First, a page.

[Fort McHenry, Baltimore, MD]
August 11th 1862
My dear mother,
I again sit down to pen a few lines to you to let you know that I am still alive and if not well, a good deal better than I have been for a long time. When I came here, I was completely worn out and drilled down but I am on the gain very fast now.
That money you sent me was just the thing I needed. I had borrowed 16.50 and I paid that and 50 cents left and I bought me some tobacco (12 cents) and four sheets of paper and envelopes (8 cents), one quart of milk (8 cents), some sausage (10 cents), two post stamps (6 cents), four Morning Clippers (4 cents), and one piece of cake (2 cents). There you have an account of where it has gone to. It helped me a good deal and I hope I shall get some money before long to pay you back. I would like some more but I won’t ask you for the last dollar.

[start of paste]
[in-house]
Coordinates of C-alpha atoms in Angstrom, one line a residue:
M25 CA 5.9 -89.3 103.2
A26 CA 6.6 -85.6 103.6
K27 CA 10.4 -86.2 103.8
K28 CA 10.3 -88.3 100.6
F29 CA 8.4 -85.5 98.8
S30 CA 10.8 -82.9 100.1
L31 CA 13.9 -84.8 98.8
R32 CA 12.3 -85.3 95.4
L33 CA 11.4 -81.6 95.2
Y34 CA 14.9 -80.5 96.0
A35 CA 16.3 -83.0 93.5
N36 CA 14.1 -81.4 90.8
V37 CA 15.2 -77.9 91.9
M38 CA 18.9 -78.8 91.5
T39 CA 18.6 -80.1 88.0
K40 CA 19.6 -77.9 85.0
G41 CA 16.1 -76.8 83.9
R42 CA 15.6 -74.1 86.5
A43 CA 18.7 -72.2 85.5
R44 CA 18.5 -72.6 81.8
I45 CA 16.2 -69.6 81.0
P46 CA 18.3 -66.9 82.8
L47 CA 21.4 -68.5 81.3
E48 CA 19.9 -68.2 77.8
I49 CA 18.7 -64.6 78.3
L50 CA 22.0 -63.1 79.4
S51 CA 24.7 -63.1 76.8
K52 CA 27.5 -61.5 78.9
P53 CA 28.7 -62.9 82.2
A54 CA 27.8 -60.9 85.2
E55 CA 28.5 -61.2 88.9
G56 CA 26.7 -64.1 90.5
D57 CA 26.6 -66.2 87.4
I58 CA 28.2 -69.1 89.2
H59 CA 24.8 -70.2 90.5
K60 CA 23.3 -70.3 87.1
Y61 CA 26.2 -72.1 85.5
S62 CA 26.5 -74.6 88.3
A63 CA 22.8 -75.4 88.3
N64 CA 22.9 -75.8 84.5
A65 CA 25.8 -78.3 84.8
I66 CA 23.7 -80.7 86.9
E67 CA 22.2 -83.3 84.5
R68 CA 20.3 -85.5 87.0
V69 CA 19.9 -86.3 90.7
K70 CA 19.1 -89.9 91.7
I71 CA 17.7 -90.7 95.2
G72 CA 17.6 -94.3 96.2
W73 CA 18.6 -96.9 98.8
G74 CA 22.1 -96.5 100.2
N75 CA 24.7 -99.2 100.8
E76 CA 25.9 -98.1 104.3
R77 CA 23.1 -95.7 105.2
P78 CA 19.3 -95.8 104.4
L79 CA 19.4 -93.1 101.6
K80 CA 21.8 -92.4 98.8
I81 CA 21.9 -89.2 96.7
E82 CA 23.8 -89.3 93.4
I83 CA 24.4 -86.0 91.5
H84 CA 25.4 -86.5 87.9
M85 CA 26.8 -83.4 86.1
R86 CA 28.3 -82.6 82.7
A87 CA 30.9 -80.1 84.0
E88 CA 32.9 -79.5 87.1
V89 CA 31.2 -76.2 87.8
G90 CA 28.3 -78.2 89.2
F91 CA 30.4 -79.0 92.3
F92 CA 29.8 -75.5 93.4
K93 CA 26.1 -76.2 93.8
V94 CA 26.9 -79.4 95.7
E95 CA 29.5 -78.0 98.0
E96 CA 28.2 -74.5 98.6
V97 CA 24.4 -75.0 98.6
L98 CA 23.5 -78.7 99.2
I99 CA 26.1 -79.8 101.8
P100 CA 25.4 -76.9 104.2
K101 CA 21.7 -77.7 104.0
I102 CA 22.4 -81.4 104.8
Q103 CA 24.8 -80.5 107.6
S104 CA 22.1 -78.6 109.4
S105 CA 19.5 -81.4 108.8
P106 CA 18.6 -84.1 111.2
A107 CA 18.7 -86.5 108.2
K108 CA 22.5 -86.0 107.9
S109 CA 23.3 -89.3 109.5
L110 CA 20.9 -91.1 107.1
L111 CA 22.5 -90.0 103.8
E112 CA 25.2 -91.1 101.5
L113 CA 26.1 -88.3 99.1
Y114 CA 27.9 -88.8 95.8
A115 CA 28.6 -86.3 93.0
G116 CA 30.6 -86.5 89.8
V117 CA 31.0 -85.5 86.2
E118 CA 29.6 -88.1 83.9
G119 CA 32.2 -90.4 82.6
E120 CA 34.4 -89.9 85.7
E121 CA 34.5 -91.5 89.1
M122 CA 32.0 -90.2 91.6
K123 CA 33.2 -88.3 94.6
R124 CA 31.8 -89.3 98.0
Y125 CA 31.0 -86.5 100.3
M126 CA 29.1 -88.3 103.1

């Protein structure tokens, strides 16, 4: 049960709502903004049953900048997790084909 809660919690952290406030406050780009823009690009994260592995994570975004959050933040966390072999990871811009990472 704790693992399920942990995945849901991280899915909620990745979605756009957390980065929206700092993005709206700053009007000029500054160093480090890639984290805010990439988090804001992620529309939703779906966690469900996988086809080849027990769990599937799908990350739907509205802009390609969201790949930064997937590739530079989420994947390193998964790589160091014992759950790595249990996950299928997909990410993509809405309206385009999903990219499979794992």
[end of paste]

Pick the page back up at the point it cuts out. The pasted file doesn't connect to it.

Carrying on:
I wrote to Hattie the other day and got an answer yesterday. She is well. Mother, it is strange that I think of that girl so much knowing her as I do but I shall always remember her while life lasts.
Mother, I think I shall soon be able to join the regiment again. I have not been to see Mike [Gerred] for 15 or 20 days. I have no more to write that I can think of now.
Now write to me mother as soon as you get this and write often whether I write or not. Well, goodbye mother for this time. From your soldier boy, — E. M. Whipple
to his mother